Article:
Why GAO Did This Study
Within DHS, TSA and USCG manage the TWIC program, which requires maritime workers to complete background checks and obtain biometric identification cards to gain unescorted access to secure areas of Maritime Transportation Security Act (MTSA)-regulated entities. TSA conducted a pilot program to test the use of TWICs with biometric card readers in part to inform the development of a regulation on using TWICs with card readers. As required by law, DHS reported its findings on the pilot to Congress on February 27, 2012. The Coast Guard Authorization Act of 2010 required that GAO assess DHS's reported findings and recommendations. Thus, GAO assessed the extent to which the results from the TWIC pilot were sufficiently complete, accurate, and reliable for informing Congress and the proposed TWIC card reader rule. GAO reviewed pilot test plans, results, and methods used to collect and analyze pilot data since August 2008, compared the pilot data with the pilot report DHS submitted to Congress, and conducted covert tests at four U.S. ports chosen for their geographic locations. The test's results are not generalizable, but provide insights.
What GAO Recommends
Congress should halt DHSs efforts to promulgate a final regulation until the successful completion of a security assessment of the effectiveness of using TWIC. In addition, GAO revised the report based on the March 22, 2013, issuance of the TWIC card reader notice of proposed rulemaking.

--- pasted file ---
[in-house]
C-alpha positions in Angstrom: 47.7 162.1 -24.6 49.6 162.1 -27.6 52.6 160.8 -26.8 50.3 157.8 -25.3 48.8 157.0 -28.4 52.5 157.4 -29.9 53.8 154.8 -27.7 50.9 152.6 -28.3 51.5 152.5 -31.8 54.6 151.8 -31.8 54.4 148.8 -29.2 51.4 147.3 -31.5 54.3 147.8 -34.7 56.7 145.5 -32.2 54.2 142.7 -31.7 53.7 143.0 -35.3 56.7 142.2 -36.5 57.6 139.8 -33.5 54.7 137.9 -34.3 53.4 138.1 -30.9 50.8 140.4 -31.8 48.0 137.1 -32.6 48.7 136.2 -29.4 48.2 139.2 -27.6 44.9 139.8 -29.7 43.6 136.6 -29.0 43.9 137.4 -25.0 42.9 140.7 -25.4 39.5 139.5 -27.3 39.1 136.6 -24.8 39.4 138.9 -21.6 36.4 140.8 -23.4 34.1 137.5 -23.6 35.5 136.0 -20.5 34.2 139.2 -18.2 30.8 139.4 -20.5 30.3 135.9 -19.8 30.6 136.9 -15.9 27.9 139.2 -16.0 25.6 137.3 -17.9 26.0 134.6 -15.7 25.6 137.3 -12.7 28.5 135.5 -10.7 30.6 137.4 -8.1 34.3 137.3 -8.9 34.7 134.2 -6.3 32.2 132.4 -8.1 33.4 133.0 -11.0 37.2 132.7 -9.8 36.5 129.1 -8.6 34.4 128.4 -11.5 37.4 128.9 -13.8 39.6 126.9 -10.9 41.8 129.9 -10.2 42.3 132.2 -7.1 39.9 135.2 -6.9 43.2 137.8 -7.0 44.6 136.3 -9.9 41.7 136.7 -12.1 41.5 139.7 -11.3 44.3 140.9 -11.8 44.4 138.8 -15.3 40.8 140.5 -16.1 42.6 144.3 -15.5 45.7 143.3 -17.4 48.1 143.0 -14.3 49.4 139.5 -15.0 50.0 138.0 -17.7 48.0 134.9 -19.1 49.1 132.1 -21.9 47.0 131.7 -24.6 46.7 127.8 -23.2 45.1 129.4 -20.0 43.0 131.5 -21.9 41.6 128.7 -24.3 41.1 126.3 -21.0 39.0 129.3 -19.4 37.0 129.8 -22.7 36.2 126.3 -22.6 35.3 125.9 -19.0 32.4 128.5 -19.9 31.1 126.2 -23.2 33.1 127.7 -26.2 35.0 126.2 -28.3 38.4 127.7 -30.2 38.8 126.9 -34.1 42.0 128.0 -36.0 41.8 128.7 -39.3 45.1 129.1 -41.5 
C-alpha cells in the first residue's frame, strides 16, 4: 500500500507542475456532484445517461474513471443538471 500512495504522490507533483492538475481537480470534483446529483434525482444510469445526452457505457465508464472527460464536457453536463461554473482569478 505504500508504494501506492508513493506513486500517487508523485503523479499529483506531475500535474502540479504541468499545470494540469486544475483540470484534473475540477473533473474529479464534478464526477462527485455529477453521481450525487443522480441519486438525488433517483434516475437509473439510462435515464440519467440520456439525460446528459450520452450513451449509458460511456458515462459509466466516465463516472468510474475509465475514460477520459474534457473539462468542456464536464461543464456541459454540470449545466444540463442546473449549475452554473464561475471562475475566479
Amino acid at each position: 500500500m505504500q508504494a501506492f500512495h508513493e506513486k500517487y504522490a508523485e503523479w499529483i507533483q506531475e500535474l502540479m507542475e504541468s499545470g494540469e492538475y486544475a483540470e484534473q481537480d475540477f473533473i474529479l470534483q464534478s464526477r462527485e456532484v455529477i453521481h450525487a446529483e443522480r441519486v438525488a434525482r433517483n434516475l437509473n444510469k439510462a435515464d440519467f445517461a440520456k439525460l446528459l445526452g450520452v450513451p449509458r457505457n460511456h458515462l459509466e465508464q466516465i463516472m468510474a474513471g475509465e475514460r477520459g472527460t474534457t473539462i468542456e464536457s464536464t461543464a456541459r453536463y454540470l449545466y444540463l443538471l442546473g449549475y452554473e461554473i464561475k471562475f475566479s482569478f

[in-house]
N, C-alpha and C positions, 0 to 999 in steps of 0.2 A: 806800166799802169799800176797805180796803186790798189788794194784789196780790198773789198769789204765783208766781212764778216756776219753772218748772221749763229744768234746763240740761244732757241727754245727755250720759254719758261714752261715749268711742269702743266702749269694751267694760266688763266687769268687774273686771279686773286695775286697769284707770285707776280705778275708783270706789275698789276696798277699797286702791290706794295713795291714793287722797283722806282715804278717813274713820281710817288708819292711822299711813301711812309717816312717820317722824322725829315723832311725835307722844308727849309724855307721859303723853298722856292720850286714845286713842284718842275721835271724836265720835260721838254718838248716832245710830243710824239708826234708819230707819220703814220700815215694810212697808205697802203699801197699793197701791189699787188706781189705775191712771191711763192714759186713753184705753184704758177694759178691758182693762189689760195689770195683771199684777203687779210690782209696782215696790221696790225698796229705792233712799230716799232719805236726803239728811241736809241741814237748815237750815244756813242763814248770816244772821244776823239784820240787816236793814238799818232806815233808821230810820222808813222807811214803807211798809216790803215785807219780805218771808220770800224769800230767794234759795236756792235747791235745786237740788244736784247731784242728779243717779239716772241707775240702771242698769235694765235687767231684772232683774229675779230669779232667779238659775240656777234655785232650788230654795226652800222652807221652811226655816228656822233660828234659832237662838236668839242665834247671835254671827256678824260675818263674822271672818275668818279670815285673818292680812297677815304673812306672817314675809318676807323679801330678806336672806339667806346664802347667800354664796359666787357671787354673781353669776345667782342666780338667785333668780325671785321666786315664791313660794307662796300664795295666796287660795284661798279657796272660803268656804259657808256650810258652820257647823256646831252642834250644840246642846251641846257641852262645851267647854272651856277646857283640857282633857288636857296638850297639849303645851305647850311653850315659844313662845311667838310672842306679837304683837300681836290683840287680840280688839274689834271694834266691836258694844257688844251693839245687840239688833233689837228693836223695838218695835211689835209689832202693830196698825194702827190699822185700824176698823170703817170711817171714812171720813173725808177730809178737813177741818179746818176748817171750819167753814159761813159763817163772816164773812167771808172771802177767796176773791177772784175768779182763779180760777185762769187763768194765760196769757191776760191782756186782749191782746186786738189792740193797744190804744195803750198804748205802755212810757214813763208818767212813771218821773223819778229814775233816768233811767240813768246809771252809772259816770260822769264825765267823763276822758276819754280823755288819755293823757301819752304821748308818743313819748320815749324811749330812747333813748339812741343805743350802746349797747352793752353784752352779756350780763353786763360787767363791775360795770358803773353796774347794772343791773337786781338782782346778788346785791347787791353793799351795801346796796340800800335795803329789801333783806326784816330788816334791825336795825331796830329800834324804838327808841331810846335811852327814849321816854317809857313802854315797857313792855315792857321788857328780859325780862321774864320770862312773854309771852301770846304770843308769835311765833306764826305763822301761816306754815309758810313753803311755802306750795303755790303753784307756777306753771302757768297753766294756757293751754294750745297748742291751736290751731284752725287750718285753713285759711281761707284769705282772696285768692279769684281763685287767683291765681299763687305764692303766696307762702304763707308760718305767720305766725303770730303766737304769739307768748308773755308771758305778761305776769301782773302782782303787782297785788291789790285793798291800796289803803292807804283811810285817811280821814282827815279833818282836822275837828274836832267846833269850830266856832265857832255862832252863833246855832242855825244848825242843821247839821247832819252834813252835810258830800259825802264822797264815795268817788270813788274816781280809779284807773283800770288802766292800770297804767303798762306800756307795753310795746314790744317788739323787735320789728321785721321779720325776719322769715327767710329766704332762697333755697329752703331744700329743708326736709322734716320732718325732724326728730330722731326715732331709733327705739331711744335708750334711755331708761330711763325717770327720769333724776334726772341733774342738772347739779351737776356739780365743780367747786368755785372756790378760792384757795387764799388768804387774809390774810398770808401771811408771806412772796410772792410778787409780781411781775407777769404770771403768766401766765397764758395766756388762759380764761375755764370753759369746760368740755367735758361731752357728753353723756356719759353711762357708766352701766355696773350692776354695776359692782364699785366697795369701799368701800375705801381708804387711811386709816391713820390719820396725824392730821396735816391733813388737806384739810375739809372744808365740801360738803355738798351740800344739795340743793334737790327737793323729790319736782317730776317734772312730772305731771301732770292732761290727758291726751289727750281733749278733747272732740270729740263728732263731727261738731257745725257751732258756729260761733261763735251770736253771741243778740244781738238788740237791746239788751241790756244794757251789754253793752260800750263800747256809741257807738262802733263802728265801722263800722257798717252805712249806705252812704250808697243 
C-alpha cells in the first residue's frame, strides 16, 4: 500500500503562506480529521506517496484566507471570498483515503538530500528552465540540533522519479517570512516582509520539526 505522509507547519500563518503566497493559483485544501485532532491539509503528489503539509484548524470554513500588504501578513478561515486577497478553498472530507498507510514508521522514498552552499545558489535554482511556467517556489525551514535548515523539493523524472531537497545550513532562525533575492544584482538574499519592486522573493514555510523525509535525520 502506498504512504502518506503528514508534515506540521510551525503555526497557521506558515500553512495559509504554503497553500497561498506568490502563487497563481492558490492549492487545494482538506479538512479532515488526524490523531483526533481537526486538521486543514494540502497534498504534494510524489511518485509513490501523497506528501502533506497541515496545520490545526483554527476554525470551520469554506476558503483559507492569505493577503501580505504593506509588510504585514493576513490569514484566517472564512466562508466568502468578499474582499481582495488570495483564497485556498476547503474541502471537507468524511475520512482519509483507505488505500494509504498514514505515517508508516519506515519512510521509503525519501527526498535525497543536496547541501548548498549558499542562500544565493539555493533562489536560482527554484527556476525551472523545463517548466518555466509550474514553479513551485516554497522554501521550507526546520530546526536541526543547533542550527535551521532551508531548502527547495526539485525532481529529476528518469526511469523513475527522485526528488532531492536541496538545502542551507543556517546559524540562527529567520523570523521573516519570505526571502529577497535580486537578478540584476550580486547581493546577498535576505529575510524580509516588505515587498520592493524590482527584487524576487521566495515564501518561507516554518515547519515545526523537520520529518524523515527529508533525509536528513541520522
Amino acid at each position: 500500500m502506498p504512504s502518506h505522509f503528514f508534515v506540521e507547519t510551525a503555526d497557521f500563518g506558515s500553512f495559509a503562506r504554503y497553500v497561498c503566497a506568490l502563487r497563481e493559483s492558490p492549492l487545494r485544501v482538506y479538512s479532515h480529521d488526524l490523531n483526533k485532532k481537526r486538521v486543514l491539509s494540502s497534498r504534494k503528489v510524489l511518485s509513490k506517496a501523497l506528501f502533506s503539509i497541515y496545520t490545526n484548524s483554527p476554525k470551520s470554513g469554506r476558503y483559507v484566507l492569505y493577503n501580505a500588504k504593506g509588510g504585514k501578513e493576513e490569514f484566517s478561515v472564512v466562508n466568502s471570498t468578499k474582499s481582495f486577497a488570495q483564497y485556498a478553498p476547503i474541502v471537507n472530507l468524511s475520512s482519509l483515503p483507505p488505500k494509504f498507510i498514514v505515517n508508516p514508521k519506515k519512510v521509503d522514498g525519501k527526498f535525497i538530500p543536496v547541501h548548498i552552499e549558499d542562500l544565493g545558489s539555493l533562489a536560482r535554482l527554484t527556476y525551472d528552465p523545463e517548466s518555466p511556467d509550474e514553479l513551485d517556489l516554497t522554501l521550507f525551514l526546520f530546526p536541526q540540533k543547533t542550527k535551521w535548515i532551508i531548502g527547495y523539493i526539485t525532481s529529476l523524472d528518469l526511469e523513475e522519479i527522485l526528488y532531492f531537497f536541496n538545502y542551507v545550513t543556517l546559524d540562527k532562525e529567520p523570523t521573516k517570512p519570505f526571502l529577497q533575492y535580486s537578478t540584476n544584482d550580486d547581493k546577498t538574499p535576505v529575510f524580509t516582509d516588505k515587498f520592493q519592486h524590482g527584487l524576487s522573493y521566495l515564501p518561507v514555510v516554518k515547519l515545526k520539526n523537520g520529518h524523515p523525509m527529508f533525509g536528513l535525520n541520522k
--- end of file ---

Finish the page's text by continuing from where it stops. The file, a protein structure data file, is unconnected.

For more information, contact Stephen M. Lord at (202) 512-4379 or email@example.com.
Matter for Congressional Consideration
Comments: When we confirm what actions the agency has taken in response to this recommendation, we will provide updated information.
Matter: Given that the results of the pilot are unreliable for informing the TWIC card reader rule on the technology and operational impacts of using TWICs with readers, Congress should consider repealing the requirement that the Secretary of Homeland Security promulgate final regulations that require the deployment of card readers that are consistent with the findings of the pilot program. Instead, Congress should require that the Secretary of Homeland Security first complete an assessment that evaluates the effectiveness of using TWIC with readers for enhancing port security, as we recommended in our May 2011 report, and then use the results of this assessment to promulgate a final regulation as appropriate. Given DHS's challenges in implementing TWIC over the past decade, at a minimum, the assessment should include a comprehensive comparison of alternative credentialing approaches, which might include a more decentralized approach, for achieving TWIC program goals.